MrPromey

Well-Known Member
Why is gender different than race?
Because race, specifically in the United States where this attraction is located, is still a very hot-button sensitive issue. It isn't in all parts of the world which is why you see commercials and advertisements that people here find horribly offensive from certain parts of Europe and Asia that nobody over there seems offended by.

There is a certain segment of the US population for which things like this scene are grossly offensive and I in no way mean to discount those people but I do not think it is the country at large or the scene would never have gone live and have lasted so long in the first place.

I would be curious to know how many women getting off the ride would find this scene offensive to them personally, prior to a big discussion on the topic that forces them to think about it in far greater detail than anything in that ride was meant to be considered?

Contrast that with black slaves. I'm pretty sure just about every African American would be offended by that.

Not making light of your stance or disregarding that some people are genuinely disturbed but I don't think the comparison is even close.

The scene at its worst is offensive. At the minimum, it's outdated. It wouldn't be constructed like that today.
This ride would not have been made, today.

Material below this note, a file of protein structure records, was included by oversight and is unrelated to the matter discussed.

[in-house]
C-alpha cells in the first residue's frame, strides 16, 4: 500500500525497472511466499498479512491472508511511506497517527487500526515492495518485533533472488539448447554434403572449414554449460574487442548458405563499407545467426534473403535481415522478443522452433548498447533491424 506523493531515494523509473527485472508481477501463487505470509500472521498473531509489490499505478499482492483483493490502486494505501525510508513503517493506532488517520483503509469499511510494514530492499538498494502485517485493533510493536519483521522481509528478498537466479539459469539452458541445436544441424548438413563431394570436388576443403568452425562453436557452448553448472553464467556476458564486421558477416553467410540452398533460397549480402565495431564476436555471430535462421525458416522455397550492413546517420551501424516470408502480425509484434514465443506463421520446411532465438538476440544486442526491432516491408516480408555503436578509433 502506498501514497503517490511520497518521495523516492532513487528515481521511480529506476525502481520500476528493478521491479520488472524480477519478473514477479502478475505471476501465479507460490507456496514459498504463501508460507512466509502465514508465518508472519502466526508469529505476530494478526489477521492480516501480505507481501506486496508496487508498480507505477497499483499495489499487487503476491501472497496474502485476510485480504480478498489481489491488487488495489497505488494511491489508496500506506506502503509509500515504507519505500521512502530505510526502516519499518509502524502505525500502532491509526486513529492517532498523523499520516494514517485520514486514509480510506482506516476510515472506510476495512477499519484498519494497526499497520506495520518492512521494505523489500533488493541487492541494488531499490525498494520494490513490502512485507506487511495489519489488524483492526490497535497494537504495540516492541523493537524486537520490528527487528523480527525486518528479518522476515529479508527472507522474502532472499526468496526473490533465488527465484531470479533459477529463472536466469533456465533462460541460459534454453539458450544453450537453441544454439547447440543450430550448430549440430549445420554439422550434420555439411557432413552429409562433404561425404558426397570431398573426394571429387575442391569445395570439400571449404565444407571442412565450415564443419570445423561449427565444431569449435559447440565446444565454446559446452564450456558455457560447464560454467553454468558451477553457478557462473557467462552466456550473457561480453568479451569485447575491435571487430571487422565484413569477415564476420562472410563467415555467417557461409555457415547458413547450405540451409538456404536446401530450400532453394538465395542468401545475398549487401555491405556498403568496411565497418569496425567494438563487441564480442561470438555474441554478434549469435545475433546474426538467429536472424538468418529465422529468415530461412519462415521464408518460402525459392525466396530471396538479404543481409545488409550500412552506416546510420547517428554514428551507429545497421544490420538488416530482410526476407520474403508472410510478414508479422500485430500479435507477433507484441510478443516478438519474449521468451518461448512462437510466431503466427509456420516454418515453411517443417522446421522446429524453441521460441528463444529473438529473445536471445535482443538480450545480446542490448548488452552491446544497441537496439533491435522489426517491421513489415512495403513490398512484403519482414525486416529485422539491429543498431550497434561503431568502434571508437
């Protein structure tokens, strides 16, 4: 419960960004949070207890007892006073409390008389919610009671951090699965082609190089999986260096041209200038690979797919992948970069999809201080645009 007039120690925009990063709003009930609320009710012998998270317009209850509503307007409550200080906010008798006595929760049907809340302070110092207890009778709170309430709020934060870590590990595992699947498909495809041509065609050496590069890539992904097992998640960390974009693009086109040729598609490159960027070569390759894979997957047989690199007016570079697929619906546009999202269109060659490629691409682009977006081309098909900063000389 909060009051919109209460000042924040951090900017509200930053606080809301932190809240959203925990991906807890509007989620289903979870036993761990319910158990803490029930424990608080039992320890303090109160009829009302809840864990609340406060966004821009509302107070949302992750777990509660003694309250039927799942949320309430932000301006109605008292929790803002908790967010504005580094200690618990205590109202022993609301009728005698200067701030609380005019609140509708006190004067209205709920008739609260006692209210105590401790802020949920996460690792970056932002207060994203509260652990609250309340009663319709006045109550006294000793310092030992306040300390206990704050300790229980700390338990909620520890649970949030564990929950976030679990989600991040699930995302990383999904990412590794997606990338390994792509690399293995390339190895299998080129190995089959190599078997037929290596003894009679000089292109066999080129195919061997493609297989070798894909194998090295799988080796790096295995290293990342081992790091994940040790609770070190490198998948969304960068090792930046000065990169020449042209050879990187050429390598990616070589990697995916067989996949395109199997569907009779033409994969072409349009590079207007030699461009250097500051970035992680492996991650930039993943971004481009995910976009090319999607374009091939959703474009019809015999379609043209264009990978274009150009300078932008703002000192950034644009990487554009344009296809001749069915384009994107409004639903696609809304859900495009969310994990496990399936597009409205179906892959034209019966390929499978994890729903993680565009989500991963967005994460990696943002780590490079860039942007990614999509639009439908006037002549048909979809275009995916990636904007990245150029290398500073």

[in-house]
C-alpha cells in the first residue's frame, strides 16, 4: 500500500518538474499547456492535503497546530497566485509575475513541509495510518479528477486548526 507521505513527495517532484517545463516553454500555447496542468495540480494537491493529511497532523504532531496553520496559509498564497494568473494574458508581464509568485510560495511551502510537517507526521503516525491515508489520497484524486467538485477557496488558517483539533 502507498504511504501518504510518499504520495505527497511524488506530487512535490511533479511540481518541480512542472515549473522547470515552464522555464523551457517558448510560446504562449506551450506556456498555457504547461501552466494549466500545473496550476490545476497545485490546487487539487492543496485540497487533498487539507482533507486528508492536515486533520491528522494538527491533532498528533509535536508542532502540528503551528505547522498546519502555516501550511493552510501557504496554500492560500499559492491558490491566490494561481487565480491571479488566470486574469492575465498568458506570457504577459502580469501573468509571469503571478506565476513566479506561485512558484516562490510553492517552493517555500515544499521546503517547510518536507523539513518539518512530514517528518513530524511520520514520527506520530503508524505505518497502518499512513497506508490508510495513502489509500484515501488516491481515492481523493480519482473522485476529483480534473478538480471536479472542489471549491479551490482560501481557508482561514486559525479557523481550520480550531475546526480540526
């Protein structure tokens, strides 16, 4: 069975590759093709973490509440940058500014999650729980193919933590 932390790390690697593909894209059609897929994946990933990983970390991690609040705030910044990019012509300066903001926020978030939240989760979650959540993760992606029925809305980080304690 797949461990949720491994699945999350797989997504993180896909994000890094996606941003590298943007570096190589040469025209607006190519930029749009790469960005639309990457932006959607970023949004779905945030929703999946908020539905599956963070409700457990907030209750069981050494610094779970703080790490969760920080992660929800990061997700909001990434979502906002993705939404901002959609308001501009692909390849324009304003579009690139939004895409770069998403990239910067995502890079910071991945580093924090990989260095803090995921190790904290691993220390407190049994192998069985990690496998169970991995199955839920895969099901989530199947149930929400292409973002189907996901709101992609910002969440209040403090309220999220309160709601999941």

At one time, alcoholism was a punchline - even in cartoons. Today, we would have no drunk pirate sleeping with pigs or another drunk pirate trying to give rum to cats.

The scene towards the beginning with the well, if it were to be made at all, probably wouldn't have them drowning/torturing someone. If anything, the pirates would maybe be trying to pull the guy out of the well after he jumped down to hide from them with a key to a safe or something.

There is nothing in modern society that is funny about terrorism or burning down a town, either. That scene would maybe be a celebration after the pirates - I don't know - liberate the village?

I get what you're saying and I'm not necessarily arguing for the wife sale scene to remain but I think these statements to defend your position in this post are pretty weak.

Anyone who puts the kind of thought you're putting into the auction scene to the whole ride will find there is nothing particularly light-hearted, funny, or fun being depicted At all. (except maybe the three pirates singing with the donkey. They don't seem to be up to no good at that moment and the donkey appears to be enjoying the company)

I think the original intent was for nobody to think that hard about any of it and that appears to be the point that people arguing against you are trying to make.

I assume your statement about current thinking being that it should be closed was sarcasm but maybe it's true. Maybe it's time to let all those tortured animatronic souls free.

That's a pretty big show building. What else could go in there?